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How Kyiv copes with blackouts | Russian-Ukrainian War News


Kyiv, Ukraine – Lyubov Fedorchenko says that it gets dark so early that it can feel like living in a bygone era.

“I never understood my grandmother saying they would go to bed after sunset,” the owner of a four-bedroom house in the Ukrainian capital Kyiv told Al Jazeera.

“But these days, we live like hamsters. When it gets dark, we go to bed”.

Fedorchenko’s ill-timed numbers are the result of major power cuts since October 10, when Russian bombs began to fall on cities across Ukraine in the latest phase of the months-long war.

A series of missile and drone attacks have targeted power transmission systems and water pumping stations, heating facilities and other critical infrastructure, causing damage to the grid. electricity of the country and forced the authorities to impose restrictions on energy use.

Millions of Ukrainians depend on damaged or destroyed infrastructure during the winter, when temperatures drop below zero – and the lack of central heating can have dire consequences.

“As winter approaches, Russian leaders deliberately deprive people of basic things: water, electricity, heat,” Prosecutor General Andriy Kostin said earlier this week. “This is terrorism and a war crime.”

The Kremlin denied it targeted civilian sites, but did not rule out more attacks.

“That’s not all we can do,” Russian President Vladimir Putin said on October 31.

‘The sky is dark as ink’

In western Kyiv, Polina Shevchenko shares a two-bedroom apartment with her boyfriend Evhen Denisenko and Freeda, their nine-month-old daughter.

Frequent but unscheduled and hour-long power outages have affected their lives.

Washing dishes and laundry needs to be timed to the power-on time.

Polina Shevchenko and her dog Freeda
[Do not use] Polina Shevchenko and her dog Freeda [Courtesy Polina Shevchenko/Al Jazeera]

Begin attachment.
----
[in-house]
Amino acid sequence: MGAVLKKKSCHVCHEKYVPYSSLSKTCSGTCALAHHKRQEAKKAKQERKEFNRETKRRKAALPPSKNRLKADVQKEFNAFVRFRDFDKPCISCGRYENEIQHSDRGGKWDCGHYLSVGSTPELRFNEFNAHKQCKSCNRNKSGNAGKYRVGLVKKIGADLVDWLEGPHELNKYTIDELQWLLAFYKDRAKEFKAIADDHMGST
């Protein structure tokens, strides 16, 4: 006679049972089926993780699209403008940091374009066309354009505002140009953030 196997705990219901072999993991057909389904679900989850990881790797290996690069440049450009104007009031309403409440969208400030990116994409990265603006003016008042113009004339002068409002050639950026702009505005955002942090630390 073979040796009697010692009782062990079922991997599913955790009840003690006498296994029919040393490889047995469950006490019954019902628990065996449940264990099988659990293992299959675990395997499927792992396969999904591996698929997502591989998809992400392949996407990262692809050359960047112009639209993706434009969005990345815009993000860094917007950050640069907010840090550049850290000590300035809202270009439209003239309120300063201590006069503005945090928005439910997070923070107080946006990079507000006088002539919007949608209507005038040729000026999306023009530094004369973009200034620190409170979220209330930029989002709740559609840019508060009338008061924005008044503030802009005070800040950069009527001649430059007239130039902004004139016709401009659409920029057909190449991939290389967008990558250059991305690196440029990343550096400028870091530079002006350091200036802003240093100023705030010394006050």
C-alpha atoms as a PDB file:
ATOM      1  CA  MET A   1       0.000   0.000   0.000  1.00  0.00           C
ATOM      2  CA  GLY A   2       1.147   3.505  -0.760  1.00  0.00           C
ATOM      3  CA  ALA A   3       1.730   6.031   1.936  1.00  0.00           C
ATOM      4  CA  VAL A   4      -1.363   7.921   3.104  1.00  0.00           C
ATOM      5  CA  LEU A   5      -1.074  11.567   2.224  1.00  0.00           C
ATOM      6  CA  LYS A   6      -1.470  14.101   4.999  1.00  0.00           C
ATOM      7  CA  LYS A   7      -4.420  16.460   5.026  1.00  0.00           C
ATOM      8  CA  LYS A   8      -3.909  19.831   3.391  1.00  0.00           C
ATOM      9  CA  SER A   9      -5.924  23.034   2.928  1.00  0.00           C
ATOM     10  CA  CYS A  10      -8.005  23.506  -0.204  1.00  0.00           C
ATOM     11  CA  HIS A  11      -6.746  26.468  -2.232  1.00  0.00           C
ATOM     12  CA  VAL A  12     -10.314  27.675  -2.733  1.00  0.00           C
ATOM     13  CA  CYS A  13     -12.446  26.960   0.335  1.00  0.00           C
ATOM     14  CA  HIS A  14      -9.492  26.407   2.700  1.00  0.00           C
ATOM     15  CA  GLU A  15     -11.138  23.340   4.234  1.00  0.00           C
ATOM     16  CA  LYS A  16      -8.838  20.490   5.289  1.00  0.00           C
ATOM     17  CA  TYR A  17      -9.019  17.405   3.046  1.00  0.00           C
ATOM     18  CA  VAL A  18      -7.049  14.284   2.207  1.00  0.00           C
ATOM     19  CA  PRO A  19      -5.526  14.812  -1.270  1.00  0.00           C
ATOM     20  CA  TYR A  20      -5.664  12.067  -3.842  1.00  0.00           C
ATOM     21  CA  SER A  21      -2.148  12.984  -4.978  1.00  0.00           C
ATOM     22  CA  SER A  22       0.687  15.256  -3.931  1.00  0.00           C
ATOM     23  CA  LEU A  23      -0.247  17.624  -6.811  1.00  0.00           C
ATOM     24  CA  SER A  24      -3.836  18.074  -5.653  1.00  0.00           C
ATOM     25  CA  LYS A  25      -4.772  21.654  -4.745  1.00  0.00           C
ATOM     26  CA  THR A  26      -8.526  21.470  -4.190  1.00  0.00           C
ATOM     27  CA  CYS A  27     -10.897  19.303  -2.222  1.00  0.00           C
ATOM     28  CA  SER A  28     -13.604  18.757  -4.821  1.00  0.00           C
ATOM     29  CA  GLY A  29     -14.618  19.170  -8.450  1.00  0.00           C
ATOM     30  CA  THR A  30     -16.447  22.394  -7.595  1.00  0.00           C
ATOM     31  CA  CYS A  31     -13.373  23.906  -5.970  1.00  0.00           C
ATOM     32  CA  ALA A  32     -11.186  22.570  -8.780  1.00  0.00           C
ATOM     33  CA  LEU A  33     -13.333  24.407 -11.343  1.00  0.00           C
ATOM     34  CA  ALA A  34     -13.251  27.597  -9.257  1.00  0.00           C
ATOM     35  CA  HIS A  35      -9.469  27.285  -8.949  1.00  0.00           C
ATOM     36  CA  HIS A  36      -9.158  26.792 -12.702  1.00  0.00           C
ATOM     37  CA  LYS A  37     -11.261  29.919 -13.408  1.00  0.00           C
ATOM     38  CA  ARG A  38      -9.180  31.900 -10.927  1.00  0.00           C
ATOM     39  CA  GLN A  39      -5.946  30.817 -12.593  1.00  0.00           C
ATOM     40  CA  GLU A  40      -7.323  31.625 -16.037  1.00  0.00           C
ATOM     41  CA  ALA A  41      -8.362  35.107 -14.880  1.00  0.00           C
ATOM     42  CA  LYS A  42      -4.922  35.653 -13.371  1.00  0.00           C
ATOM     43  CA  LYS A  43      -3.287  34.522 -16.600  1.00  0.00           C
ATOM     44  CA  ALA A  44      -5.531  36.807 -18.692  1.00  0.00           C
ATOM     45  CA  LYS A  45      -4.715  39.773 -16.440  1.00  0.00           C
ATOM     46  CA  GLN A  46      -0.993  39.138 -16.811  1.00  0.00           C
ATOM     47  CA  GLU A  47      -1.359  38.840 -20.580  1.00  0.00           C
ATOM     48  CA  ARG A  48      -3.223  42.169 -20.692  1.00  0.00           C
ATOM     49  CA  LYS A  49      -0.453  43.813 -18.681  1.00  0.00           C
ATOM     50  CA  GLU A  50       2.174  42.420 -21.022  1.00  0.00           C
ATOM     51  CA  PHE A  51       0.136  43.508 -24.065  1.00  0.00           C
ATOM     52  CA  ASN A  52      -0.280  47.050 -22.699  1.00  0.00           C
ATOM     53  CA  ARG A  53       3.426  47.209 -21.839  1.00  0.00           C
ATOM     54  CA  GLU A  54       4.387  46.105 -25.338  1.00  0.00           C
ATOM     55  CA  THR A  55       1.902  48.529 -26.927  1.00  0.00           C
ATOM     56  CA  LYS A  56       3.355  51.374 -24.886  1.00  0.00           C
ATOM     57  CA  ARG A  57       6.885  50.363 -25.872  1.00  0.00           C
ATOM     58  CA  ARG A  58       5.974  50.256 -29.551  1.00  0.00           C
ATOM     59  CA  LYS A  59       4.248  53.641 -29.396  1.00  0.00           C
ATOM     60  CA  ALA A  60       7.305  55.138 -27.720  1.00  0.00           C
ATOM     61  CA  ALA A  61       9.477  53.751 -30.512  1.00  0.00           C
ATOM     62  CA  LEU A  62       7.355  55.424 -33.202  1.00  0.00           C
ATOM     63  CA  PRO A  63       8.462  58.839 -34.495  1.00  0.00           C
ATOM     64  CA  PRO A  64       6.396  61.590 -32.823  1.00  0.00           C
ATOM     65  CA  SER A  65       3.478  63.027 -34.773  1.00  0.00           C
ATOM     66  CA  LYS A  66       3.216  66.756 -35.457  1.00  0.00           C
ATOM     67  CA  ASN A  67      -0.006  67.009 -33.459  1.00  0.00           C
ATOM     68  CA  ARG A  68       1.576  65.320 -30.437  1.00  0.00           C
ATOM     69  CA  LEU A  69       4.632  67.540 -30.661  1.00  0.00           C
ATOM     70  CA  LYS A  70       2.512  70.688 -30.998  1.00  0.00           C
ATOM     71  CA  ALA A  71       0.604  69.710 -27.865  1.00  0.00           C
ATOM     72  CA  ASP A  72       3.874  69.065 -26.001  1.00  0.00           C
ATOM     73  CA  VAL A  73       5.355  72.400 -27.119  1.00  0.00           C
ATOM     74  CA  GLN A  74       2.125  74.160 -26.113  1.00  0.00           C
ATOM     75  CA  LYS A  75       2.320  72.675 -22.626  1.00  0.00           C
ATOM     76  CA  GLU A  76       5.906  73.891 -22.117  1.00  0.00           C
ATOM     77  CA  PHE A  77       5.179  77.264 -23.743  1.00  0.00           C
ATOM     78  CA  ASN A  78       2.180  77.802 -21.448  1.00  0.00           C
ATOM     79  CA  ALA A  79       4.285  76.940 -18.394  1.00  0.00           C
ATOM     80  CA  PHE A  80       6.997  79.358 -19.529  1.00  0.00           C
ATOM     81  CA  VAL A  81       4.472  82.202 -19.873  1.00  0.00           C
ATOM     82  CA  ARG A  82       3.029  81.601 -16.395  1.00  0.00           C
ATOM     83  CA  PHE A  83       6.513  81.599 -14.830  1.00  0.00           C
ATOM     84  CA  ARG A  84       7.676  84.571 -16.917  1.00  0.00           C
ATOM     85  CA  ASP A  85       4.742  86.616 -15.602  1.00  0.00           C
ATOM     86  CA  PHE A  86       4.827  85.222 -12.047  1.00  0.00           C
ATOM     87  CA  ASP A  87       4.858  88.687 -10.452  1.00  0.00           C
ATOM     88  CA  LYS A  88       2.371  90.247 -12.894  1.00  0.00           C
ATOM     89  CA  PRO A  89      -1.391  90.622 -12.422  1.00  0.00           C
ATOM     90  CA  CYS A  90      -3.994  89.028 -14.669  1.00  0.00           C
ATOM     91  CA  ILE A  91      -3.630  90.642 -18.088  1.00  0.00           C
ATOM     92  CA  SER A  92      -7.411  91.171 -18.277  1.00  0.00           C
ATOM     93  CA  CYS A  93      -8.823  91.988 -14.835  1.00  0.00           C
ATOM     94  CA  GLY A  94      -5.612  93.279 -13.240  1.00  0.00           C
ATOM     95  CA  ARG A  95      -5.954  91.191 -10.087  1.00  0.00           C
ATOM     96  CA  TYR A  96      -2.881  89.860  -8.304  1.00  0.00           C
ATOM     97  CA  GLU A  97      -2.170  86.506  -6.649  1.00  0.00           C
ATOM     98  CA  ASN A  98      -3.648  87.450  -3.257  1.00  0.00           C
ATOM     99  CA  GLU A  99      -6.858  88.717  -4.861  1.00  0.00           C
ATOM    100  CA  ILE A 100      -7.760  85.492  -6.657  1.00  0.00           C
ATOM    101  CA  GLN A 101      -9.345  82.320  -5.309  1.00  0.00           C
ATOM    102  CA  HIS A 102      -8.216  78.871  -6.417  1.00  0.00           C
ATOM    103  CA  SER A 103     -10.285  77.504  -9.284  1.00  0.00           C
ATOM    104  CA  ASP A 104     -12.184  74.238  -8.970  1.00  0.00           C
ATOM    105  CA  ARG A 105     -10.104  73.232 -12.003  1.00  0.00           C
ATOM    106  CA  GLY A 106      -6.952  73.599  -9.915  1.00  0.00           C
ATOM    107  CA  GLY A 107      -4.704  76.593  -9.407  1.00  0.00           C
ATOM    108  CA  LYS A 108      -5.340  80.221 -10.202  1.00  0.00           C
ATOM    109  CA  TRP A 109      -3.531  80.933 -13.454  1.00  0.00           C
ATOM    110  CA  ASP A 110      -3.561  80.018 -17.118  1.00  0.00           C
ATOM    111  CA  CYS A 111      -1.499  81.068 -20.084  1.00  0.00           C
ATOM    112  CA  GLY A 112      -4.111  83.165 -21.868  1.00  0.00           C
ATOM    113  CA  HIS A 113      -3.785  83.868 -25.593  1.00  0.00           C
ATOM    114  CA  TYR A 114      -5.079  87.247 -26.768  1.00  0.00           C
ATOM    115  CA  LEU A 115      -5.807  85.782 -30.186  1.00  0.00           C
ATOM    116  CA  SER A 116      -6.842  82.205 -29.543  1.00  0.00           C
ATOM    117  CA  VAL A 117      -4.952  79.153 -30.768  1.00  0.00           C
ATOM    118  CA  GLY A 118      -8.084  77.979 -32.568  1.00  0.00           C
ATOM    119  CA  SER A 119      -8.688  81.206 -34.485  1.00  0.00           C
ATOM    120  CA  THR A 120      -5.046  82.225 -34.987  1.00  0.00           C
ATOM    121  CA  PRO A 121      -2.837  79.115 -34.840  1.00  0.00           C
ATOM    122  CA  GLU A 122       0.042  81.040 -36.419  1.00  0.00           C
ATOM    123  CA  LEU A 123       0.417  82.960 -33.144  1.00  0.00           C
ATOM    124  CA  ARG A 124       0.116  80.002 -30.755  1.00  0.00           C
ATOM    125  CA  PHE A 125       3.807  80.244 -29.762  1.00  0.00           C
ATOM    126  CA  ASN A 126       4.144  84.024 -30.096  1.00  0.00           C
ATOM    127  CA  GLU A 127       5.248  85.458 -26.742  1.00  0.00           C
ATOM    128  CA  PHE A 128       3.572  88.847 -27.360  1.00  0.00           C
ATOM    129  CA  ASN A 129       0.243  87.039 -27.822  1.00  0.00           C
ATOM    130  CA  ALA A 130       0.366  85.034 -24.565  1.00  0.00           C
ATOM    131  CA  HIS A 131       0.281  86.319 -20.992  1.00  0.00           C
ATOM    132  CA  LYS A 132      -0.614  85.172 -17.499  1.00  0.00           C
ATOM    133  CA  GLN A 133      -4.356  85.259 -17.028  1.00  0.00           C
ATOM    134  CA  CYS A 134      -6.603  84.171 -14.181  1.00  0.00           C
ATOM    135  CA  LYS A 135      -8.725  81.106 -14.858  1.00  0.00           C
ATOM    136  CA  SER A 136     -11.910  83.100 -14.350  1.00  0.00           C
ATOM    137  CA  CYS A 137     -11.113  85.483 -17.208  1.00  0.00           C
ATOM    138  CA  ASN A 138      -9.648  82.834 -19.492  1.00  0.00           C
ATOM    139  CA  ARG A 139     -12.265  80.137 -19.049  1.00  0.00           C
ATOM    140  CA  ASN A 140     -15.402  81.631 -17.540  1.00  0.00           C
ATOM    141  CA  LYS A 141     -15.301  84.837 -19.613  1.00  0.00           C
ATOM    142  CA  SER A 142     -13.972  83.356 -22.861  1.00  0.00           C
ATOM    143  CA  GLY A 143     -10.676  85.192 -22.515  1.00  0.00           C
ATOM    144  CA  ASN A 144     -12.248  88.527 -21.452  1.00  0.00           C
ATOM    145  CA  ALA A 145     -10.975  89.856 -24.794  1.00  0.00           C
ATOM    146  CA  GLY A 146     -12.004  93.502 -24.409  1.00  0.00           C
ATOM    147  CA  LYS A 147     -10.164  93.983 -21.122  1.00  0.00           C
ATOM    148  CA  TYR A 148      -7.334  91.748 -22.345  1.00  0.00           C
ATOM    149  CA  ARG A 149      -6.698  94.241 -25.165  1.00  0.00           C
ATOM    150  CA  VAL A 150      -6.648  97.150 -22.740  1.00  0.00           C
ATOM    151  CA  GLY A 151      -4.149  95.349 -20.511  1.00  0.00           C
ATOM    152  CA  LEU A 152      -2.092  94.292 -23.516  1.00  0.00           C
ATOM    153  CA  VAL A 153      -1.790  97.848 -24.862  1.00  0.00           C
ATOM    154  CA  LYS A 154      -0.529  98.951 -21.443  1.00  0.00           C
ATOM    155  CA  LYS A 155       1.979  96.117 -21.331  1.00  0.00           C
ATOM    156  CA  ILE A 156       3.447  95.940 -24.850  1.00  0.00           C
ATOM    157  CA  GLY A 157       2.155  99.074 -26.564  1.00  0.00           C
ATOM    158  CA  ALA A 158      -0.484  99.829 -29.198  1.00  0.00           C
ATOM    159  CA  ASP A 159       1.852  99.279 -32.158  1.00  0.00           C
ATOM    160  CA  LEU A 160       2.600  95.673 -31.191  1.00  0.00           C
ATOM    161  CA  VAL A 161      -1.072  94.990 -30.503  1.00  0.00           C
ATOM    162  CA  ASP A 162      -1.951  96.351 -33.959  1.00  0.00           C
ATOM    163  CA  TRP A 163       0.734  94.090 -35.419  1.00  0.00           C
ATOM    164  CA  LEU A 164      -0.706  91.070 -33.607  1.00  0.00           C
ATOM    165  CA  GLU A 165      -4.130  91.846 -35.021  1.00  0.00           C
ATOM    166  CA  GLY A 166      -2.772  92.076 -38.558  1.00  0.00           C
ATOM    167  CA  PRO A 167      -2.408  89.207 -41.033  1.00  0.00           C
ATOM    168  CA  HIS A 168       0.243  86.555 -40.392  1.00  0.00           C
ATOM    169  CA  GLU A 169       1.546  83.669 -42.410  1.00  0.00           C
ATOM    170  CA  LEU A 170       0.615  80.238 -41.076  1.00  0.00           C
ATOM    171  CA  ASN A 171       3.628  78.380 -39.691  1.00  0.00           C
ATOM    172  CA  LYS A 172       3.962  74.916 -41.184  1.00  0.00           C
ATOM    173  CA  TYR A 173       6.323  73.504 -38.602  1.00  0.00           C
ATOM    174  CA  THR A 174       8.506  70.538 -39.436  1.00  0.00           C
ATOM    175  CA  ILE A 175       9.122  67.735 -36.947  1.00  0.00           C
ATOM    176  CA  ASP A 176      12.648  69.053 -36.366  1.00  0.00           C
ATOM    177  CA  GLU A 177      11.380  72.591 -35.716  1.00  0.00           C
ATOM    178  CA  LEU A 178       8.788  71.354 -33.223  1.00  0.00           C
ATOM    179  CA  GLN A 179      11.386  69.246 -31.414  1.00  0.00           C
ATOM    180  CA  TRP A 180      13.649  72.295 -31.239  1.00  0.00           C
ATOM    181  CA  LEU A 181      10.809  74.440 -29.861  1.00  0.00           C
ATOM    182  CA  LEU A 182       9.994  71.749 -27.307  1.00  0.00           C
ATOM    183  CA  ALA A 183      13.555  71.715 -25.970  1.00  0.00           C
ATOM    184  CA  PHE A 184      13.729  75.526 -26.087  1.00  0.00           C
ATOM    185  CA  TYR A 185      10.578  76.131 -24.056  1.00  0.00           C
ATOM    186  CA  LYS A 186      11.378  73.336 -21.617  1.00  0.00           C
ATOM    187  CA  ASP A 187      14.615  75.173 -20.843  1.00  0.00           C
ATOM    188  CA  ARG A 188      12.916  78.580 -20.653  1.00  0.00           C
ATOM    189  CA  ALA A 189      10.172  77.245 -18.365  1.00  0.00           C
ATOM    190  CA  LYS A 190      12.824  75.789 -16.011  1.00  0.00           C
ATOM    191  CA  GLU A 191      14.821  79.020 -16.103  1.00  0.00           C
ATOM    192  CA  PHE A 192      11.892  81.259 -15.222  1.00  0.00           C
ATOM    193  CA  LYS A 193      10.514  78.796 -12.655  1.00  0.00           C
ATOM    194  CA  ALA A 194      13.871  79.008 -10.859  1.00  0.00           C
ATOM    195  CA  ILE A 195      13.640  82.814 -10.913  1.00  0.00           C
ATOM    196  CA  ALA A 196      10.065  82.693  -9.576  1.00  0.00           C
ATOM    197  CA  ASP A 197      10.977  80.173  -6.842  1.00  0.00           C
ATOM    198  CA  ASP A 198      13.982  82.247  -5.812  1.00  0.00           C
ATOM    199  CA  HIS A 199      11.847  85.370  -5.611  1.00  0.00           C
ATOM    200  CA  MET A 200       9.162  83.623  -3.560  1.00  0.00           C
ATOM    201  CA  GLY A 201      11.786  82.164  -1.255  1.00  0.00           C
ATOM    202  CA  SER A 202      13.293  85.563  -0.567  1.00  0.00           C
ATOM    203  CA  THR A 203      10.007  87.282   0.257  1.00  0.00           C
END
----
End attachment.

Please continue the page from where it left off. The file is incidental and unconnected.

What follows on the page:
After every walk with Freeda, the dog’s paws need to be washed – but the water supply relies on electricity, so Shevchenko uses a pitcher and bottle to refill the water.

At night, the couple often watches one of the many movies they’ve downloaded or switches to their vastly expanded collection of board games.

Shevchenko understands that their problems pale in comparison to those experienced by millions of other Ukrainians since the Russian invasion began in late February.

“There are people who feel much worse,” she said. “Those who have no electricity, no water, or on the front lines.”

Denisenko, a 30-year-old IT professional working from home, had to shell out $1,000 for a spare battery – a hard-to-find item in today’s war-torn Ukraine – that can be connected to a computer his laptop and the three computer monitors he uses for his work.

Shevchenko, meanwhile, goes to the Kyiv center to work as a tutor. The evening walk to the subway station can be fraught with existential horrors, she laments.

“It is as dark as ink and [air raid] She said.

With no electricity and street lights, apartment buildings and shopping malls loom in post-apocalyptic black, and only the small halos of cell phone flashlights show pedestrians cautious walking on the roads. the road is full of potholes.

Drivers can hardly see people without flashlights or wearing black, while traffic lights are off creating chaos.

Taxi driver Oleksander Glushchenko said: “You go through an intersection with a prayer.

New ways to gain strength

In some cases, however, a power outage activates creativity.

Diana Maslennikova said her husband figured out how to connect their car batteries to the electricity grid of their 15th-floor apartment in central Kyiv. The voltage is not enough to fuel the refrigerator or washing machine, but the energy-saving bulbs are still on.

“Now, he spreads this amazing knowledge,” says Maslennikova, a manual therapist who receives patients at home.

Meanwhile, when a woman was trapped in an apartment building’s blackout elevator, neighbors got her out in time – and put out emergency boxes in each of the three elevators. building. They contain an empty jar for emergency relief; candles and flashlights; snacks and a platform to sit on.

The height of the building means that Maslennikova often witnesses death and destruction as rockets and drones land in the surrounding areas.

On October 17, she saw what Ukrainian officials say was an Iranian-made kamikaze drone that had crashed into a five-story building next to the train station where her son’s friend lived.

The friend was out – but his grandmother was among the five people killed in the attack, she said.

With each power outage, Maslennikova has a new problem – from the patient’s unwillingness to climb the stairs to her apartment to the sudden disruption of cooking.

However, she joked, there is one family member who has benefited from the new lifestyle: their cat, which is more pampered today than before.

Maslennikova said: “It’s amazing how much attention is being paid to it.

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